Joanna Schroeder advocates both individual responsibility and an understanding of the realities of the society we live in.
Winter in West Michigan can be dreadful. Snow falls almost continuously due to “Lake Effect”, and as you can imagine, it’s really flippin’ cold. It was one of those days: grey, bitter cold, and dumping snow. My father and I were driving on a rural road. A rusty pickup truck squealed to the side of the road in front of us, and out jumped a young woman holding a baby in a snowsuit. There were no houses in sight and a storm was coming in. The pickup squealed off, its tires spinning and spitting snow into the air in front of us.
My father and I looked at each other. I was about fourteen. He turned to me and said, “We’re going to ask that lady if she needs a ride (there were no cell phones at this time, of course), but I want you to ask her so she’s not scared.” I understood.
We pulled up, I asked her, and she replied, “Aww no, honey, thanks. He’ll be back.” She smiled at me, but her face was puffy and streaked with tears. We drove away, but we looped back around to be sure she was fine, and of course she was climbing back into that truck just a few minutes later. My father pulled the car over after the truck was gone and explained to me why he had me ask the lady if she wanted help. He said he would’ve offered help regardless, but she’d be more likely to take it from a man with a female in the car. He also said that I shouldn’t get in a car with a man I didn’t know. I already knew that, of course.
Last week, after holiday shopping on the crazy-busy Third Street Promenade in Santa Monica, I went for lunch alone at Tender Greens. This restaurant is set up cafeteria-style, where the majority of the seating is at a bunch of long tables. While in line, a nice guy said something to me like, “Isn’t this restaurant cool?” and we chatted a bit about how awesome it is that restaurants focusing on local goods are sprouting up.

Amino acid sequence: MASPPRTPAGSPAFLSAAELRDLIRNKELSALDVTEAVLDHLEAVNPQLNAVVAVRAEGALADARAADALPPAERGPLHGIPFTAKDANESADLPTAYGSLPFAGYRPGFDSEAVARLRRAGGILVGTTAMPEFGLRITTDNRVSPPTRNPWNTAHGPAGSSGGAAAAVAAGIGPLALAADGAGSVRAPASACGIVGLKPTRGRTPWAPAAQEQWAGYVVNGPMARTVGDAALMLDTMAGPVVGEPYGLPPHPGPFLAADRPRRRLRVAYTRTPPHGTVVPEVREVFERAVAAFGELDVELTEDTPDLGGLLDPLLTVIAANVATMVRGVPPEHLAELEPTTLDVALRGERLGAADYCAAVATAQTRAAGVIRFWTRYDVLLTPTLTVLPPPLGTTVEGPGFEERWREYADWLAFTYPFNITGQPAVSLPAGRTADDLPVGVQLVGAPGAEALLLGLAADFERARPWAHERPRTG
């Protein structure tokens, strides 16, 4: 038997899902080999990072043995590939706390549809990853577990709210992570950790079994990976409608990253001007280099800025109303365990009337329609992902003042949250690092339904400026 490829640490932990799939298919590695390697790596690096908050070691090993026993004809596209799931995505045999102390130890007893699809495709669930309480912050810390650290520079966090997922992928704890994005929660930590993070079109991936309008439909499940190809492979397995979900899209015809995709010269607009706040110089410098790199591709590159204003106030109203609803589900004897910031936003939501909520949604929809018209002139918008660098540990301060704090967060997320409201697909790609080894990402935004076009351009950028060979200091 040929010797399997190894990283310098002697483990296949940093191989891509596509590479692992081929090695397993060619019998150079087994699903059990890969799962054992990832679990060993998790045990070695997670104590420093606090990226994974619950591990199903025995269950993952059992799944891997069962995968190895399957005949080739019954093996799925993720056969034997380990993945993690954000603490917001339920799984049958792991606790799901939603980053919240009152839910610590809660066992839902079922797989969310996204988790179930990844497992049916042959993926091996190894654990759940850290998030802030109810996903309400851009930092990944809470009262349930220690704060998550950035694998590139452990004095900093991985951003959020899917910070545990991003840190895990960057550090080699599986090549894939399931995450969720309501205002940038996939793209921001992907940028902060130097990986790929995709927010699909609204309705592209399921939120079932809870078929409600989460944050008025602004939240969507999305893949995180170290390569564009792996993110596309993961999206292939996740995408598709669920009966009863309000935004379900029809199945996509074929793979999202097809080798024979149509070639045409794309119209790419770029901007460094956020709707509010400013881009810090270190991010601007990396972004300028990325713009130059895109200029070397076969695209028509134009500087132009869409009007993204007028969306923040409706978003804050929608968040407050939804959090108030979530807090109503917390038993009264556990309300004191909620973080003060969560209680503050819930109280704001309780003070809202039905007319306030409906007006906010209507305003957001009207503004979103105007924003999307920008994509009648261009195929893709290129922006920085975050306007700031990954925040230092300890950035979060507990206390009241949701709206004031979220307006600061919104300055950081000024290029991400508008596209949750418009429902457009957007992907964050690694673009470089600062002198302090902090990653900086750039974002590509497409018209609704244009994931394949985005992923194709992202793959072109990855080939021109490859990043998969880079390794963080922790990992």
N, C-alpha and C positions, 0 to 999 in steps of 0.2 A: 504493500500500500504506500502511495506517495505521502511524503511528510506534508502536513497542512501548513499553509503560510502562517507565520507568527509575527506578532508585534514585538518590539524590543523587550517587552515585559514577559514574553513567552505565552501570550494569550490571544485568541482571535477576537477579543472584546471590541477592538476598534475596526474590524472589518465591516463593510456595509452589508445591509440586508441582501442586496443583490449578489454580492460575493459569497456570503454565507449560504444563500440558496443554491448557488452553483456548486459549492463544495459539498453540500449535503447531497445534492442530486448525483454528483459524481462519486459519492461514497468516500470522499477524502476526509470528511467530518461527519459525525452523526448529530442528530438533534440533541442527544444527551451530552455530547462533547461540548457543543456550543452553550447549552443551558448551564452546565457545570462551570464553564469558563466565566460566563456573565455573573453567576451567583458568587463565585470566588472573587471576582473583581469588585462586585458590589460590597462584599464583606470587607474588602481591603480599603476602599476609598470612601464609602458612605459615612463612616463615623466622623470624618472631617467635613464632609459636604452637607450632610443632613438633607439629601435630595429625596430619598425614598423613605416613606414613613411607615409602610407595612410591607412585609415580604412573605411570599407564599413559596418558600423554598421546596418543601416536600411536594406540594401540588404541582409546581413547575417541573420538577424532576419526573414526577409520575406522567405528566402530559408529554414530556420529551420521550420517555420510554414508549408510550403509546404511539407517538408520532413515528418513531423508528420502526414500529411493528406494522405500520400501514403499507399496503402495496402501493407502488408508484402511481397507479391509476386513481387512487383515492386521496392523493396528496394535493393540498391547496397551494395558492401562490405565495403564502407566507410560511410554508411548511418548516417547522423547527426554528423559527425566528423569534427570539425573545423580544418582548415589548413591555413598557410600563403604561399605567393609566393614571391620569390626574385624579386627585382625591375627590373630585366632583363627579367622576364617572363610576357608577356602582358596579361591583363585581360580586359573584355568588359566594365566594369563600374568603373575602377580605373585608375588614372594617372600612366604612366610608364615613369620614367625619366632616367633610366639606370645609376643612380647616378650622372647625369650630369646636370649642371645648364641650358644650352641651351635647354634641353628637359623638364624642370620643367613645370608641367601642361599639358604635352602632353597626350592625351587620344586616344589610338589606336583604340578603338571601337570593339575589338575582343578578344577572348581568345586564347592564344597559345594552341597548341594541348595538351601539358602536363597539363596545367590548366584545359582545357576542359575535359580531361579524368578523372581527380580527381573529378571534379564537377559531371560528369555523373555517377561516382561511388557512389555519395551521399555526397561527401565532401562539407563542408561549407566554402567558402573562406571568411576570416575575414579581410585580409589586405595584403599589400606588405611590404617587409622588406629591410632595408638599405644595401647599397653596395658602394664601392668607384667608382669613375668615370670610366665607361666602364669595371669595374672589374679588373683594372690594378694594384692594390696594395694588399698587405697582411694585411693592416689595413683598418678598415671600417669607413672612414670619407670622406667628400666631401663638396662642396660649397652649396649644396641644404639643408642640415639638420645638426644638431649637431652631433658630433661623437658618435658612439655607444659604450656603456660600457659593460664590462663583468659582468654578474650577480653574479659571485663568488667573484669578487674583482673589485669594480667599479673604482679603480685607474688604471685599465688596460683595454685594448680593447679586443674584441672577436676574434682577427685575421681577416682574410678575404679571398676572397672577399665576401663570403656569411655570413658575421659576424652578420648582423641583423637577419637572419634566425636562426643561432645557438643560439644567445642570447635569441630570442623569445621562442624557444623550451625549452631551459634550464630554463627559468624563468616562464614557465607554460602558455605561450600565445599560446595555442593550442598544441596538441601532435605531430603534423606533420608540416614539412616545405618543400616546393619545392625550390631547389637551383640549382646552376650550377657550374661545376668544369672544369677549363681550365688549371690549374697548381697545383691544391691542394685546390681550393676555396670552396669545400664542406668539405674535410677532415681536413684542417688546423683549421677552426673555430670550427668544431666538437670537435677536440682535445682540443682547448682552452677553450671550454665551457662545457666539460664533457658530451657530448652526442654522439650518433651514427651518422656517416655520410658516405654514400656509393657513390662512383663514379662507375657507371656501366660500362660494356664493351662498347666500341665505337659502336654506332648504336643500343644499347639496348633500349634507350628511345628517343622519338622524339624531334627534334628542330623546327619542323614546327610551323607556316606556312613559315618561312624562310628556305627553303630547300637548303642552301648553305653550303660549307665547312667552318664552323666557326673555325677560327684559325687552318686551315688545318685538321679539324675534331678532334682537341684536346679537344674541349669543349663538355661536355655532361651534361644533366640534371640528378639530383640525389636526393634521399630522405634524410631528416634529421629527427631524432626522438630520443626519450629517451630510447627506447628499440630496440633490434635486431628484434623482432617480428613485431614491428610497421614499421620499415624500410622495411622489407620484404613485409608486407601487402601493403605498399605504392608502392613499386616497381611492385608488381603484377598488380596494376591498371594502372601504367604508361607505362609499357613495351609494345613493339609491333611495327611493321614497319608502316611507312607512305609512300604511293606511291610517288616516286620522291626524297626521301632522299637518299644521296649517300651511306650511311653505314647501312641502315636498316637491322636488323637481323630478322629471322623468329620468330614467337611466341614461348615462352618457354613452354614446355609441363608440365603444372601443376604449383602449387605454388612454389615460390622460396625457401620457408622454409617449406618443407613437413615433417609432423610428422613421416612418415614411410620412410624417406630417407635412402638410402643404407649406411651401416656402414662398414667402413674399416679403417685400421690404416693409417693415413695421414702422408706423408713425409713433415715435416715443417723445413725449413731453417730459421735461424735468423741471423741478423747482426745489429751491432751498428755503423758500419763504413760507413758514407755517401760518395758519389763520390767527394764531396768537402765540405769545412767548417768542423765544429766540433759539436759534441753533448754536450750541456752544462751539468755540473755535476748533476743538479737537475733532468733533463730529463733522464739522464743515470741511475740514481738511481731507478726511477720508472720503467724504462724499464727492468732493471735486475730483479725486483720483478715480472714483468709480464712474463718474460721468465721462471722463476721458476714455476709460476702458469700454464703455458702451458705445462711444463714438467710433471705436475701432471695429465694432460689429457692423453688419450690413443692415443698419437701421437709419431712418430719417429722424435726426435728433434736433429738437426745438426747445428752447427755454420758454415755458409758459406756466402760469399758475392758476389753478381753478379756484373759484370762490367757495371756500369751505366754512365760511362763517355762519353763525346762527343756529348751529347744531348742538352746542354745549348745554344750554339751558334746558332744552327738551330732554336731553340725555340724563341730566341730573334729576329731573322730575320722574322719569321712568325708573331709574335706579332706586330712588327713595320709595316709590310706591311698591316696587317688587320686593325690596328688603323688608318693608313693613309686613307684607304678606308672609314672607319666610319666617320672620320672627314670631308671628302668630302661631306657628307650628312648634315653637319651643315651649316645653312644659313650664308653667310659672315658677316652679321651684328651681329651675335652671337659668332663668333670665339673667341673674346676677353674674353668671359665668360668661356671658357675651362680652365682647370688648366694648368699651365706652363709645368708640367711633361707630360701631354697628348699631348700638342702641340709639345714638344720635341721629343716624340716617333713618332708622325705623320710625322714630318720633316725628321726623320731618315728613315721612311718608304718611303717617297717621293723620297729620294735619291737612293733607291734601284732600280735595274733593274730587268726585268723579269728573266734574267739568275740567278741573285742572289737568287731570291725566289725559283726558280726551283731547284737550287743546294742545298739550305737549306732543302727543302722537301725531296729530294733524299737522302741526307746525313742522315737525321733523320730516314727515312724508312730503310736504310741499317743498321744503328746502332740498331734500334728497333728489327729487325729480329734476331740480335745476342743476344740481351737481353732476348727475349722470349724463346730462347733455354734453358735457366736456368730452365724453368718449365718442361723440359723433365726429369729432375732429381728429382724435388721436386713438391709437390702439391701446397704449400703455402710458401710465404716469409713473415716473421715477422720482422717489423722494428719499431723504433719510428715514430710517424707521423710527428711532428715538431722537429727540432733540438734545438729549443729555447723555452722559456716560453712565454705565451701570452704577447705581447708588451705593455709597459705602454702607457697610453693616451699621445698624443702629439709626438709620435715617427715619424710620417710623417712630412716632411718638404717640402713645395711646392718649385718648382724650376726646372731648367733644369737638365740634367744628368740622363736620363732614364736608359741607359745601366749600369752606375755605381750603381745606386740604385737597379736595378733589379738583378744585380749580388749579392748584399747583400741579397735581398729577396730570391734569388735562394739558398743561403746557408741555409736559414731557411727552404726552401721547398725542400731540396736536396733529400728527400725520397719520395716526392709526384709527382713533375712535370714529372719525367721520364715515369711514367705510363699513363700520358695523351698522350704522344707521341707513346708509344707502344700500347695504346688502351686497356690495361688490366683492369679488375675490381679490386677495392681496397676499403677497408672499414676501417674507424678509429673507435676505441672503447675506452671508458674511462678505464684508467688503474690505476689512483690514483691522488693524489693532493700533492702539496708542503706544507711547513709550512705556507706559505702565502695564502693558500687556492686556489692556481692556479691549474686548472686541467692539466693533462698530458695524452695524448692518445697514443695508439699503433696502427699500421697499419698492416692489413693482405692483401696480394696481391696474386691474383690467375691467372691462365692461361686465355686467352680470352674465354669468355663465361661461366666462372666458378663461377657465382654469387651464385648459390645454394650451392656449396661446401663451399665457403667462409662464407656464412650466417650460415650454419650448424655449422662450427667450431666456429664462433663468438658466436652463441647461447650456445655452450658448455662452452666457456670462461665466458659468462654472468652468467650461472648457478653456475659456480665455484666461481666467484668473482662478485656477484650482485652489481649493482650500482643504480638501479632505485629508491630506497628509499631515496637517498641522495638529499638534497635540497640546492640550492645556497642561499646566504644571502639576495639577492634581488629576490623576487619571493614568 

I took my tray and sat down, and after he paid, he sat down by me at one of these long tables. Not directly across, but diagonal. We ate quietly for a bit, but eventually got into a really interesting conversation about the music his record label makes and how he chooses to run his label in a socially-responsible manner. I talked to him about the GMP and solicited him to submit an article about an album that a tough-guy singer is about to release that focuses around the pain of having been bullied when he was younger. We shared emails on our phones and were off on our separate ways.
So why did I tell you these two relatively uneventful stories? Because I’m trying to pull together both sides of this debate about the Presumption of Male Guilt (a special section of GMP I recently co-led), and say that Hugo Schwyzer is right… and so is Lisa Hickey.
In a recent Twitter debate between a bunch of people, including Tom Matlack, Hugo Schwyzer, and two well-respected feminists, Jennifer Pozner and Amanda Marcotte, Hugo asked Tom “your daughter has a choice: she can accept a ride from a strange woman or strange man. Do you care? What advice do you give?” to which Tom replied, “I would not tell her to base it on gender. Don’t get in cars with strangers period…” I think this is foolish, stubborn advice based in a theoretical argument rather than reality. There are times in which we need help, we all need help, and though Lisa is so right when she says, “The best way to overcome fear is to gain competence” in her piece, When Women Fear Men, that is not always an option.
I flashed back to what my father taught me both with his words and his actions that day on the side of that country road in a snow storm. Sometimes we have to ask for help, Tom, and sometimes there are only strangers around. There may be a violent-looking woman and a very kind-looking man to choose from, and in that case your daughter should defy gender stereotypes. She should follow her instincts. But in general, your daughter should play the numbers and know that if she is going to be raped or murdered, it is most likely going to be by a man and make a choice based upon that.